Requiem for Poland – Penderecki in Israel
February 17, 2014
Krzysztof Penderecki, an internationally known composer, is performing one of his most famous pieces, the Polish Requiem, with the Israel Philharmonic Orchestra this week in Tel Aviv.
Written 30 years ago, the Requiem mirrors the horrors of his times: the Holocaust, the Nazi occupation of Poland, the persecution under communism.
"I am emotionally very much involved in this piece because it tells us the story of our history and the history of the last decades to which I was a witness," Penderecki said. "When the Second World War started, I was only five but I still remember... and I wanted people to remember what happened in our country and elsewhere."
The Polish Requiem, an immense work involving brass and percussion, choir and solo performances, commemorates the Jewish uprising against the Nazis in the Warsaw Ghetto in 1943 (Dies Irae) and the Soviet massacre of some 22,000 Poles in Katyn Forest in 1940 (Libera me, Domine), among other harrowing events.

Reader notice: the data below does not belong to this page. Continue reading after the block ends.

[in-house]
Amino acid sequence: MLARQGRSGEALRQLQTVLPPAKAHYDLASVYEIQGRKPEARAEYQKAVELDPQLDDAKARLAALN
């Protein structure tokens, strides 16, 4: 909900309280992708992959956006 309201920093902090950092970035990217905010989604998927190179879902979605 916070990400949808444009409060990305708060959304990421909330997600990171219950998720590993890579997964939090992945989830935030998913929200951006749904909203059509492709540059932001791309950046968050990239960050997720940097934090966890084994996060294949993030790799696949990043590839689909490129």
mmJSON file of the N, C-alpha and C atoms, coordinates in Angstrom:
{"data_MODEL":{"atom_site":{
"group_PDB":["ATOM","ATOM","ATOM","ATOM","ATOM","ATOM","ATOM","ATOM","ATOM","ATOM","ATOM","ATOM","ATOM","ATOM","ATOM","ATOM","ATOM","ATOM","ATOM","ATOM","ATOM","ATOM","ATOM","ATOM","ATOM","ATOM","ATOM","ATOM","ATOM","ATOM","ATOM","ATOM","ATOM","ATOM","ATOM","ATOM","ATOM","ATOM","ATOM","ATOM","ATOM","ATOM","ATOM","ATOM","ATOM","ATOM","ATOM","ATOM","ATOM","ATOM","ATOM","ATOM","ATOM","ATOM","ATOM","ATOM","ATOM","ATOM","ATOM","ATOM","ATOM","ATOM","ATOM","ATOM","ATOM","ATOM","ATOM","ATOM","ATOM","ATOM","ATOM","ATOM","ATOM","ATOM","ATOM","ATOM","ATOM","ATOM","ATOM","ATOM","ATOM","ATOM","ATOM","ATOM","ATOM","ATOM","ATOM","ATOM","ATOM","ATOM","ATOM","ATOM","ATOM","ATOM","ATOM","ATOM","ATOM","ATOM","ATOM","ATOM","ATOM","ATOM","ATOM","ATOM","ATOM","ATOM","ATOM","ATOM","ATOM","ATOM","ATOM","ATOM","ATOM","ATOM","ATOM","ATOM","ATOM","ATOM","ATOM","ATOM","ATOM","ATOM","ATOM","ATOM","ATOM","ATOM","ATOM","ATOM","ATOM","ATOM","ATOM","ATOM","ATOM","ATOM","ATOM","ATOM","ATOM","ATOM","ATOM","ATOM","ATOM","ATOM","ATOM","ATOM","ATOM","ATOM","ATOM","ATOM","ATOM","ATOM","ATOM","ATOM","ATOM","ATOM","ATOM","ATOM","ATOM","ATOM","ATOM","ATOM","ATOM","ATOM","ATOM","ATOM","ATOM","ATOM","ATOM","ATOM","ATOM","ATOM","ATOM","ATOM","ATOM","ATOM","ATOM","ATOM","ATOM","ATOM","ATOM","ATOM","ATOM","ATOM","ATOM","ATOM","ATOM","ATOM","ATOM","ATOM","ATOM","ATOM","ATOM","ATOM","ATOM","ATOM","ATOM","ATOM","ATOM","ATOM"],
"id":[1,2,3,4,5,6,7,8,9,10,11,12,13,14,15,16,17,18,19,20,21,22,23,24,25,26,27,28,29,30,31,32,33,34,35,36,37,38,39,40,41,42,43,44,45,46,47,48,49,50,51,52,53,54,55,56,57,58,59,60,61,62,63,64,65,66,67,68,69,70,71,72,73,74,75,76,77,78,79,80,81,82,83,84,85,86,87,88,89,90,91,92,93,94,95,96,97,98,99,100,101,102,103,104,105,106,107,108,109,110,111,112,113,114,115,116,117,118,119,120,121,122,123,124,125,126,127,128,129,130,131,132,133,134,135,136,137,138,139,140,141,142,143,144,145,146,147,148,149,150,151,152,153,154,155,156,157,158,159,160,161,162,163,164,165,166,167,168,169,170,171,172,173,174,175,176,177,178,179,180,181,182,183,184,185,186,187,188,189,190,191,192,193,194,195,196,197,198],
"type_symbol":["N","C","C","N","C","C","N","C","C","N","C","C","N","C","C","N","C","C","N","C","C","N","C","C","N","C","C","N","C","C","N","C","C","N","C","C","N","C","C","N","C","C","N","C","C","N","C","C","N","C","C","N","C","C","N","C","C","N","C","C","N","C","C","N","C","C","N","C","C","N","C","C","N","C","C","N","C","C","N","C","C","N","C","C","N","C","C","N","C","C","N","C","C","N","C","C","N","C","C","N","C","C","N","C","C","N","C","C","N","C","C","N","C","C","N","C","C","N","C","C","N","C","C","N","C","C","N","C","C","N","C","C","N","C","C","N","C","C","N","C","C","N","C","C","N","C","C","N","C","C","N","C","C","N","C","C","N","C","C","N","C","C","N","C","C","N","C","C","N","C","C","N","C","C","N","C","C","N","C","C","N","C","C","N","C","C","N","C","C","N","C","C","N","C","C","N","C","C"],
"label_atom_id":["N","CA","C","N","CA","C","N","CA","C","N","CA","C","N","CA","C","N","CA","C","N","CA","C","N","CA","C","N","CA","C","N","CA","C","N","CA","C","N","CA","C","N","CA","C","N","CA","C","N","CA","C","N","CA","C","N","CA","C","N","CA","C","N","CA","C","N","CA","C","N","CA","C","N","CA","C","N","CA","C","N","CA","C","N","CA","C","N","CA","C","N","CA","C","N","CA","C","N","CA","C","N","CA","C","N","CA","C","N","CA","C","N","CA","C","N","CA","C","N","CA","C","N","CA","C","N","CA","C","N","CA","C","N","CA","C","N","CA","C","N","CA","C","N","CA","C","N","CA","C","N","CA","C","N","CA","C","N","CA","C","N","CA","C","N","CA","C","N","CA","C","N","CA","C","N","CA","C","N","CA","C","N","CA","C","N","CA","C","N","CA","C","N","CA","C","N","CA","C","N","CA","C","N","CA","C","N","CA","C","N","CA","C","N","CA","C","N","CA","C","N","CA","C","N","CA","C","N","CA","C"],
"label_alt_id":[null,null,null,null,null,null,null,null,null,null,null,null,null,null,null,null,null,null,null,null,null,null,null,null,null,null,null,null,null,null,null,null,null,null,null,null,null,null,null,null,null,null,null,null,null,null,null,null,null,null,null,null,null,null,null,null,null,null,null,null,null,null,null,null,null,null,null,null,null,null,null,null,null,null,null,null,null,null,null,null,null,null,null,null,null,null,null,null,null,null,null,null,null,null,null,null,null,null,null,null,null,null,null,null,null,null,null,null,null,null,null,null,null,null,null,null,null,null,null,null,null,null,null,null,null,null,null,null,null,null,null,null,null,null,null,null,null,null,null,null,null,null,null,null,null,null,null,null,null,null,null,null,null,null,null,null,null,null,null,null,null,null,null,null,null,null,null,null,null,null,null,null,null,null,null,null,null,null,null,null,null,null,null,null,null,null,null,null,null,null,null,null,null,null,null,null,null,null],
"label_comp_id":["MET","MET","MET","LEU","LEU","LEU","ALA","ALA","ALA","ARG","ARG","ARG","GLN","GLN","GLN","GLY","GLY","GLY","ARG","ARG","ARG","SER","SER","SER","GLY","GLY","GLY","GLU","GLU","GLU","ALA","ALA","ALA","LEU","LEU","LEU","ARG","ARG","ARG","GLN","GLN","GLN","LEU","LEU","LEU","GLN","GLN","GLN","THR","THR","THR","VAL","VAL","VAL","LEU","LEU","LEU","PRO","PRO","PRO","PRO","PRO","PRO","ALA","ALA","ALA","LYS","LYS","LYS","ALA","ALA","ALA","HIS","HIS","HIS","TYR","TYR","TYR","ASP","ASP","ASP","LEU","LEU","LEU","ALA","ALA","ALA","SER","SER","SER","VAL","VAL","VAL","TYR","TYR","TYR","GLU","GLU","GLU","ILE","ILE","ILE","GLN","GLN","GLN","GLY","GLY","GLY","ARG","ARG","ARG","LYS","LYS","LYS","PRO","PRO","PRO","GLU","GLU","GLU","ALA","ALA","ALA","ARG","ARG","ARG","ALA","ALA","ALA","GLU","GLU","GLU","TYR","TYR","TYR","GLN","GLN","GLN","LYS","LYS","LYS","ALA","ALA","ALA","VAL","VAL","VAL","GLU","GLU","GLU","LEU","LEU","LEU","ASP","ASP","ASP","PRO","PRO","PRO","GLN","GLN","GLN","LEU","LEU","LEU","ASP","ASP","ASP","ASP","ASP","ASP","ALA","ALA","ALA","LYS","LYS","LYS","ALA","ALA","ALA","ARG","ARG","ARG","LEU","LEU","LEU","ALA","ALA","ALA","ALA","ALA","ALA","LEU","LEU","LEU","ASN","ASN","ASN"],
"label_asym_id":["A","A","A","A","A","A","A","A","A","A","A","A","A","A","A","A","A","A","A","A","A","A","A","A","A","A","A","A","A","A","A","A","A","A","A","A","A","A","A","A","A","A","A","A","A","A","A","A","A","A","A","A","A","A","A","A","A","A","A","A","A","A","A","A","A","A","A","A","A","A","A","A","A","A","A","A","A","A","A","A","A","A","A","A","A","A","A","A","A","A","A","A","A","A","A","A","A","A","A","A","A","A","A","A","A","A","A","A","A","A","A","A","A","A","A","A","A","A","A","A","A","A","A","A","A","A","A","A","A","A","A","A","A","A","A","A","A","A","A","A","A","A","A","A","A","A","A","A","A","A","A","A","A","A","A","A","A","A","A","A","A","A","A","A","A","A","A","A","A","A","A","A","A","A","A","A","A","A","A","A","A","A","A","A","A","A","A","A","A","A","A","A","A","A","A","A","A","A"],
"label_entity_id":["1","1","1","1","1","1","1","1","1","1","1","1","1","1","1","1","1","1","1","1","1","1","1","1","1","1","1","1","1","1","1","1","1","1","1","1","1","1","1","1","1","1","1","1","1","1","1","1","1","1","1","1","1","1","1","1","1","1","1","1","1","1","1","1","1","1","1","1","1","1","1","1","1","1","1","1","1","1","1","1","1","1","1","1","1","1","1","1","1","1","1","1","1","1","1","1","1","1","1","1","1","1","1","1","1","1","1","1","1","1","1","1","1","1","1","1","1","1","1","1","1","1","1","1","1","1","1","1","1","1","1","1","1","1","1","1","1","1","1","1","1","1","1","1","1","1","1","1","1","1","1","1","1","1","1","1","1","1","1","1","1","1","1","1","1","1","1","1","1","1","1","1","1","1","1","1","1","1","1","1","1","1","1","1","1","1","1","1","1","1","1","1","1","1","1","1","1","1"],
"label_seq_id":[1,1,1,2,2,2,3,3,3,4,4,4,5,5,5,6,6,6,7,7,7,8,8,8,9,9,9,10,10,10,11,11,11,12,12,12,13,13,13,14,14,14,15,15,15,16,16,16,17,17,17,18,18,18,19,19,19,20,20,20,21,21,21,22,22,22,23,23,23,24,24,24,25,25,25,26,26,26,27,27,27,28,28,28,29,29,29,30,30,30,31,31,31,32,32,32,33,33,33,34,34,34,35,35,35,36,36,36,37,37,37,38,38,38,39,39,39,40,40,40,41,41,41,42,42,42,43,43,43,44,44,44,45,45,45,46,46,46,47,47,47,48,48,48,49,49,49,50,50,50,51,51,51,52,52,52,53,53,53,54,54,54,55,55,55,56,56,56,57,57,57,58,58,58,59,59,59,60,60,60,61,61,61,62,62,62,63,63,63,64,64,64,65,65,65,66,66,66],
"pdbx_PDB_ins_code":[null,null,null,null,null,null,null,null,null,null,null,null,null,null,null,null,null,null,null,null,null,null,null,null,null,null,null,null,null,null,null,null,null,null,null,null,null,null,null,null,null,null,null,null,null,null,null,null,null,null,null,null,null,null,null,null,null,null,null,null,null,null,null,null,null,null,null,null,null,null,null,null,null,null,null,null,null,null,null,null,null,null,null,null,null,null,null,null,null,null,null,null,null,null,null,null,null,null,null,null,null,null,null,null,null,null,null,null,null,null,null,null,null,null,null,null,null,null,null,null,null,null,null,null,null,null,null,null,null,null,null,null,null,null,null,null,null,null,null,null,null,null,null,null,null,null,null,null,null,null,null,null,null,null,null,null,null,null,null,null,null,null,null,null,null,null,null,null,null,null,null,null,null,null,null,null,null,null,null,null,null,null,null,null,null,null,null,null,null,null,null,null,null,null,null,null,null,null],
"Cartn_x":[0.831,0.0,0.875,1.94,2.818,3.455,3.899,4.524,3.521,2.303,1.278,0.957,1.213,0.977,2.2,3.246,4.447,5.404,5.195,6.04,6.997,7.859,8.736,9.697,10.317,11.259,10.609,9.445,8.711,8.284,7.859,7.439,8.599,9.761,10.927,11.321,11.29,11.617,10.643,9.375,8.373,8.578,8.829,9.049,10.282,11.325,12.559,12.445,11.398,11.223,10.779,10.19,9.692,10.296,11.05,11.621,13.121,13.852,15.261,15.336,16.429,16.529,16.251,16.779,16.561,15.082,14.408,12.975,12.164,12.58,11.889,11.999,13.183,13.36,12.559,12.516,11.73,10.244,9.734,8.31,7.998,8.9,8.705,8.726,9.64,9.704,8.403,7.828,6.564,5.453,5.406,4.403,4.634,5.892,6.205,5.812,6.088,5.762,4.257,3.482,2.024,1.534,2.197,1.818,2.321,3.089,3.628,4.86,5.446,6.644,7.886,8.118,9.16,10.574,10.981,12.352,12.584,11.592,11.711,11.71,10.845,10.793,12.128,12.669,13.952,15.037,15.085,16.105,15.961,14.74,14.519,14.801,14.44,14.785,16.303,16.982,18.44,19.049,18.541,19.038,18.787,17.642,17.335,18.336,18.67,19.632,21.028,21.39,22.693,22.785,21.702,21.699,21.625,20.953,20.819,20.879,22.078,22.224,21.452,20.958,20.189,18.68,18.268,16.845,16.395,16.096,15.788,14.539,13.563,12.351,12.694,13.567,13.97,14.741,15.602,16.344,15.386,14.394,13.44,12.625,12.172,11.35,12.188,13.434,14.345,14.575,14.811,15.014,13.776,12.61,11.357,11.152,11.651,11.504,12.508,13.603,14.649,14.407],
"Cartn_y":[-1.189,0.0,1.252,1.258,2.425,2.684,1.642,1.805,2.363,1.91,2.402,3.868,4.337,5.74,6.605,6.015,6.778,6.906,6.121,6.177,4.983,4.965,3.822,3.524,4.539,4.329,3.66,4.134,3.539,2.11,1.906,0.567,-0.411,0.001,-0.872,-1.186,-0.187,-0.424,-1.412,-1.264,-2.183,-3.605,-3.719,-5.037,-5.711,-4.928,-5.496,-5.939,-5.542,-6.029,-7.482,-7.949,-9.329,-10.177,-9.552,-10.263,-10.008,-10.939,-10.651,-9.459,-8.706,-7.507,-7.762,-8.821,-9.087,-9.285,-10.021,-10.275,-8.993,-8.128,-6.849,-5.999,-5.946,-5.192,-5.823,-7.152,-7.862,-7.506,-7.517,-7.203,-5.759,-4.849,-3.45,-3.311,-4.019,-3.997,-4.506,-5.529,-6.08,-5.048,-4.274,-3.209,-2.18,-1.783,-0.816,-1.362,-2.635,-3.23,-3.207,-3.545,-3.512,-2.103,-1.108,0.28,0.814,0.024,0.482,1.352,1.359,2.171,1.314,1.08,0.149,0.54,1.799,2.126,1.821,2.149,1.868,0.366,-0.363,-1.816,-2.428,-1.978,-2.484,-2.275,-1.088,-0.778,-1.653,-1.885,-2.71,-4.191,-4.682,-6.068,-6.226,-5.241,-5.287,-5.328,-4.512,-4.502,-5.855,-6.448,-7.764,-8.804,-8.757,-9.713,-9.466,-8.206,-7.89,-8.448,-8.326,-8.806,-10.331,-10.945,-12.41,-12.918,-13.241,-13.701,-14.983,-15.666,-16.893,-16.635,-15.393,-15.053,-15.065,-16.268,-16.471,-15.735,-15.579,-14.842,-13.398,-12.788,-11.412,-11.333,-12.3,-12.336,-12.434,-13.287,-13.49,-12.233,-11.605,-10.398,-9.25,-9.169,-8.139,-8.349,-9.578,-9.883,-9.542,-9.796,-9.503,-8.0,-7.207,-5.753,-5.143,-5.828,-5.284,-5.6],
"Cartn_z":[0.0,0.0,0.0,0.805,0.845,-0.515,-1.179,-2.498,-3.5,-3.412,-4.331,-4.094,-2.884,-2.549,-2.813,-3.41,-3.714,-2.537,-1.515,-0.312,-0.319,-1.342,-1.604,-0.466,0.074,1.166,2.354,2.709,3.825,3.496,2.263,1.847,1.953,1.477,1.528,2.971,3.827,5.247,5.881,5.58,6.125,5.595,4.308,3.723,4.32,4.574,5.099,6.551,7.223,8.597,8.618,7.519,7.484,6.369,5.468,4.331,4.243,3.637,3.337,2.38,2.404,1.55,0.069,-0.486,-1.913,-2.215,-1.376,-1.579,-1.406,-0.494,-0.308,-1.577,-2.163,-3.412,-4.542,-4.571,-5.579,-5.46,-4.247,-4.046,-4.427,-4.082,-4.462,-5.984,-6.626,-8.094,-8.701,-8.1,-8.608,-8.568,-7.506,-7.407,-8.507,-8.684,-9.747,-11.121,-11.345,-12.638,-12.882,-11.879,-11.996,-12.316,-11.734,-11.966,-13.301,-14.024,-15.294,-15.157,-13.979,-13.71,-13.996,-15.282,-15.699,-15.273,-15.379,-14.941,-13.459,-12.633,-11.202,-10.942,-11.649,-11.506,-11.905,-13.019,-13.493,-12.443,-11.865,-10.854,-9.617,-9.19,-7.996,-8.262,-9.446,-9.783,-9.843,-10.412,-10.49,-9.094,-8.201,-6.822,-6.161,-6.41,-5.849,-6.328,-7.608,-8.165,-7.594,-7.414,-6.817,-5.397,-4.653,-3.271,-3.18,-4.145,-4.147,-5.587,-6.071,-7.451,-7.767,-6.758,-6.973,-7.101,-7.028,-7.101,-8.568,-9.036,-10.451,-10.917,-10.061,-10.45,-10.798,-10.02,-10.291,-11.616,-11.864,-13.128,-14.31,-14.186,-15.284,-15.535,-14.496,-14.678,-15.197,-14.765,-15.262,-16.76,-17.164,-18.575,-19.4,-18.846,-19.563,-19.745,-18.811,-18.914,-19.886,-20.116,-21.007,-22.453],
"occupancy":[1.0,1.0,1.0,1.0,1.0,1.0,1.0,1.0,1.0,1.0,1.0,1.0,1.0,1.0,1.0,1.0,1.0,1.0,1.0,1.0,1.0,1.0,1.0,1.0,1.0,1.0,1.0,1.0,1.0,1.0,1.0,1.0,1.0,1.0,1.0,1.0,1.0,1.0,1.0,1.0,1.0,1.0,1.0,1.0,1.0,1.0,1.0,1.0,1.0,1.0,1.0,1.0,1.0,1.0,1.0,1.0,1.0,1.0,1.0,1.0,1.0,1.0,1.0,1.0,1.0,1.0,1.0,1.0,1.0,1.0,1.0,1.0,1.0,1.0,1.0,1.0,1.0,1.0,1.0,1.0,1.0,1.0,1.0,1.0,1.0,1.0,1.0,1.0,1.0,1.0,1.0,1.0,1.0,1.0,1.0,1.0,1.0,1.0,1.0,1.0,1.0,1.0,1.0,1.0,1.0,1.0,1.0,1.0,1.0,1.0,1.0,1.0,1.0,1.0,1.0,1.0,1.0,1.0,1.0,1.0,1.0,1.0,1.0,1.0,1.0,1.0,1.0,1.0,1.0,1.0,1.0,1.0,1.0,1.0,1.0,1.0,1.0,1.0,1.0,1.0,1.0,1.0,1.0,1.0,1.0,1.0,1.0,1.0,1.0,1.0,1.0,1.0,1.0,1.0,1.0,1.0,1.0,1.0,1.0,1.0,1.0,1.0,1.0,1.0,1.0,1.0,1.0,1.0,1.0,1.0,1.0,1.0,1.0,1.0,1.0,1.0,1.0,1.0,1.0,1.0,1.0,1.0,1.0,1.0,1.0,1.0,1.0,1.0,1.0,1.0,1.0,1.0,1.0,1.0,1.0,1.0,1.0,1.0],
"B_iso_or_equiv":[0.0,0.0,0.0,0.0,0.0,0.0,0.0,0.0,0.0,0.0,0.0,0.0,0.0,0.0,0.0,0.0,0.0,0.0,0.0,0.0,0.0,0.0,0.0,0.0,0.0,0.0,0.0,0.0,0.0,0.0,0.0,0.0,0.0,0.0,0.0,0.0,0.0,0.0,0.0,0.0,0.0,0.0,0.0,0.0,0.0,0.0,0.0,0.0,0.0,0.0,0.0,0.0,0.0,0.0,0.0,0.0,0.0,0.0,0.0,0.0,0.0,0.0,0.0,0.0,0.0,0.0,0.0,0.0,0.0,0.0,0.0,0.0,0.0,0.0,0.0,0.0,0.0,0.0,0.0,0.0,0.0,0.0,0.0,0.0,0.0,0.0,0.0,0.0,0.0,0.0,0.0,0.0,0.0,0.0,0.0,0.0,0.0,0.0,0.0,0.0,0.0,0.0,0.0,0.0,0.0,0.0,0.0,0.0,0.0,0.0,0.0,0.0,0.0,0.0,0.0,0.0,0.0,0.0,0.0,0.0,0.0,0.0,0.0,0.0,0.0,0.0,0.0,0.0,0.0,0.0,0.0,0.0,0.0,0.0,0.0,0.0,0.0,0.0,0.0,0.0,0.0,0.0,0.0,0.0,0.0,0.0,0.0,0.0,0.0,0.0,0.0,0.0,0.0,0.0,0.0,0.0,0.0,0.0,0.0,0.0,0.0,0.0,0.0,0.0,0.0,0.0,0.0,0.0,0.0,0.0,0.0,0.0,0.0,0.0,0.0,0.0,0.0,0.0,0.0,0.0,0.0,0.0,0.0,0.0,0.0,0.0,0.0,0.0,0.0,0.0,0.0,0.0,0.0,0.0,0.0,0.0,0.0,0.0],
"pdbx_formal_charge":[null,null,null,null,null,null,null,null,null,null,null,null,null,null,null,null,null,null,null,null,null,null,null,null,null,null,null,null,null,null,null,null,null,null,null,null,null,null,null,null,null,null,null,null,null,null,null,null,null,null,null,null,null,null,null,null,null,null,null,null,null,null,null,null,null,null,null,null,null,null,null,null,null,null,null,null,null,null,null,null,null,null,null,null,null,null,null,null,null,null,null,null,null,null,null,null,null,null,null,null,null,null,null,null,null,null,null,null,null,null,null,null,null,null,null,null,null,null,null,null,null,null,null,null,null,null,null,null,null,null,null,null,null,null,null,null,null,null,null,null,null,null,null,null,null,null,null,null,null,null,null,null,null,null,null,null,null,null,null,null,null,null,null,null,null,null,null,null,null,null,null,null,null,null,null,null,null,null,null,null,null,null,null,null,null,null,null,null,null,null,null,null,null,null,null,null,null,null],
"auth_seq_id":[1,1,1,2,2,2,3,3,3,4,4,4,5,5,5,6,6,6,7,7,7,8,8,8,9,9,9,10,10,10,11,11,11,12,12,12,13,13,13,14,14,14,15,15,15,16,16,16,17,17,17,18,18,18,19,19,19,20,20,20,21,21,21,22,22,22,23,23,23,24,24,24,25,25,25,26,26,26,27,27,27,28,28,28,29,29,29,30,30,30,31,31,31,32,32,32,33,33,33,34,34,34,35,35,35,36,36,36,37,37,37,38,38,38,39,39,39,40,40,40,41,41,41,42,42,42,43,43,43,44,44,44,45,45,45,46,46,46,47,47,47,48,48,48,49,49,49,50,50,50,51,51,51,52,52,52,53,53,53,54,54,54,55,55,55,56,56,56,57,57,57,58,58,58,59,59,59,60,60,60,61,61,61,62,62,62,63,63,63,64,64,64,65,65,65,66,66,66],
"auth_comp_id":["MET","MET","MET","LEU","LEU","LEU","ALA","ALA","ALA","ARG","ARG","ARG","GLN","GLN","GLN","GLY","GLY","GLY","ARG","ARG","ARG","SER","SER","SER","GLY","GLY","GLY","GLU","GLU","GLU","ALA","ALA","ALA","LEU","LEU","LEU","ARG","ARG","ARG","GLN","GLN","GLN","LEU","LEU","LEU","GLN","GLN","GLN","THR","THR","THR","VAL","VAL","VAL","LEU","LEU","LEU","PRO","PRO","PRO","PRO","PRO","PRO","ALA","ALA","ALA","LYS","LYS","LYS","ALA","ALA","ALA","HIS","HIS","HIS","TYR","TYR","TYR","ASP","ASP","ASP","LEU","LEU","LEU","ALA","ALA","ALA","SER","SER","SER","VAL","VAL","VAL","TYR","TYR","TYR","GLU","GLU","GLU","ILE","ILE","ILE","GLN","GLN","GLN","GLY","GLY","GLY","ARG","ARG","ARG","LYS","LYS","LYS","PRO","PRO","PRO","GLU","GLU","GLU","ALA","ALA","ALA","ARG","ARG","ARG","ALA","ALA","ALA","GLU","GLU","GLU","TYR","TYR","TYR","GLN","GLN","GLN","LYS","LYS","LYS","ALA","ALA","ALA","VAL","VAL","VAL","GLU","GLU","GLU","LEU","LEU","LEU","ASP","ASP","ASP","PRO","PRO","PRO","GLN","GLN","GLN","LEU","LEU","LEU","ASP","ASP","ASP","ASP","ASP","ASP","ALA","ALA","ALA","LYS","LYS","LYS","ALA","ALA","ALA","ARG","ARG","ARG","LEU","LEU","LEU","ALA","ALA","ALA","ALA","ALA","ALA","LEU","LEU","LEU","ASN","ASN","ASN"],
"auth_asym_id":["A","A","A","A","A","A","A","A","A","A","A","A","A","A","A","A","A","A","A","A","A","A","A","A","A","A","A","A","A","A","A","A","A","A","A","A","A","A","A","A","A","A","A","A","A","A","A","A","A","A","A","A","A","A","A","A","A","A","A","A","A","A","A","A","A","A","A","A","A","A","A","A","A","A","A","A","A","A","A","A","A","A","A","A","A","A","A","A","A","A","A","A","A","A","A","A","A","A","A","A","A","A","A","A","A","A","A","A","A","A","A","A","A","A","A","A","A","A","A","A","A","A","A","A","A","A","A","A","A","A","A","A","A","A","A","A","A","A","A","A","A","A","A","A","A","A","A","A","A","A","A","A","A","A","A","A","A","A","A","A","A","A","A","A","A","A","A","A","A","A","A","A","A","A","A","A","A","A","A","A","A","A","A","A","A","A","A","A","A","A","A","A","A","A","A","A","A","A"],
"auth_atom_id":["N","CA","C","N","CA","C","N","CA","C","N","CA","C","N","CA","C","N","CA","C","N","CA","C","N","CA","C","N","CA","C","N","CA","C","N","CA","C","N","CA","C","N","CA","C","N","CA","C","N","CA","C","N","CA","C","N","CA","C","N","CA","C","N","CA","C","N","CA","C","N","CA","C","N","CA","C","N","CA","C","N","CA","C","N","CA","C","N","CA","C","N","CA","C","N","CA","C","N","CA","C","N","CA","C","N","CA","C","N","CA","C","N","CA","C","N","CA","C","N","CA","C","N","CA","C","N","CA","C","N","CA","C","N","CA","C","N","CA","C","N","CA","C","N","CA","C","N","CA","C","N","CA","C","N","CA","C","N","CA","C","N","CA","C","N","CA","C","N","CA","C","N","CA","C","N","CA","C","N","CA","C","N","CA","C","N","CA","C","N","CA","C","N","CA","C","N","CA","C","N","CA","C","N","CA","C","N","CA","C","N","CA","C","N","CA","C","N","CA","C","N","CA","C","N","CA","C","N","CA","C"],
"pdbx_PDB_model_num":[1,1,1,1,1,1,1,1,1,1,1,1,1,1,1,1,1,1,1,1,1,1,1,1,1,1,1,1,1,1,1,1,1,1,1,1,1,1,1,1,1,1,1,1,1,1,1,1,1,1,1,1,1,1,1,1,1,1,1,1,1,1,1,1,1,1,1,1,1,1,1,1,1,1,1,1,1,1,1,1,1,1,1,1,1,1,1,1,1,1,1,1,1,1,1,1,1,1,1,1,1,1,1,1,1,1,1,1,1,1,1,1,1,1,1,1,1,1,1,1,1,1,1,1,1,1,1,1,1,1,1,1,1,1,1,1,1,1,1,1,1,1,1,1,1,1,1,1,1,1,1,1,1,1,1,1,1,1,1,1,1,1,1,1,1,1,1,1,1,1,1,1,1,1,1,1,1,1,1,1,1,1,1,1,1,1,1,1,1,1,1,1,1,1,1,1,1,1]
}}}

Now 80, Penderecki is still very active, working on several new compositions simultaneously. The Vienna State Opera has commissioned him to compose an opera based on French dramatist Jean Racine's "Phaedra", the ancient Greek myth. He is also writing a new work commemorating the centenary of the outbreak of World War One.
"I am writing one big piece a year and a lot of chamber music. Now at my late age, I appreciate it very much. There are very few good chamber music (pieces) in the last decades and I think it is very necessary to write," Penderecki said.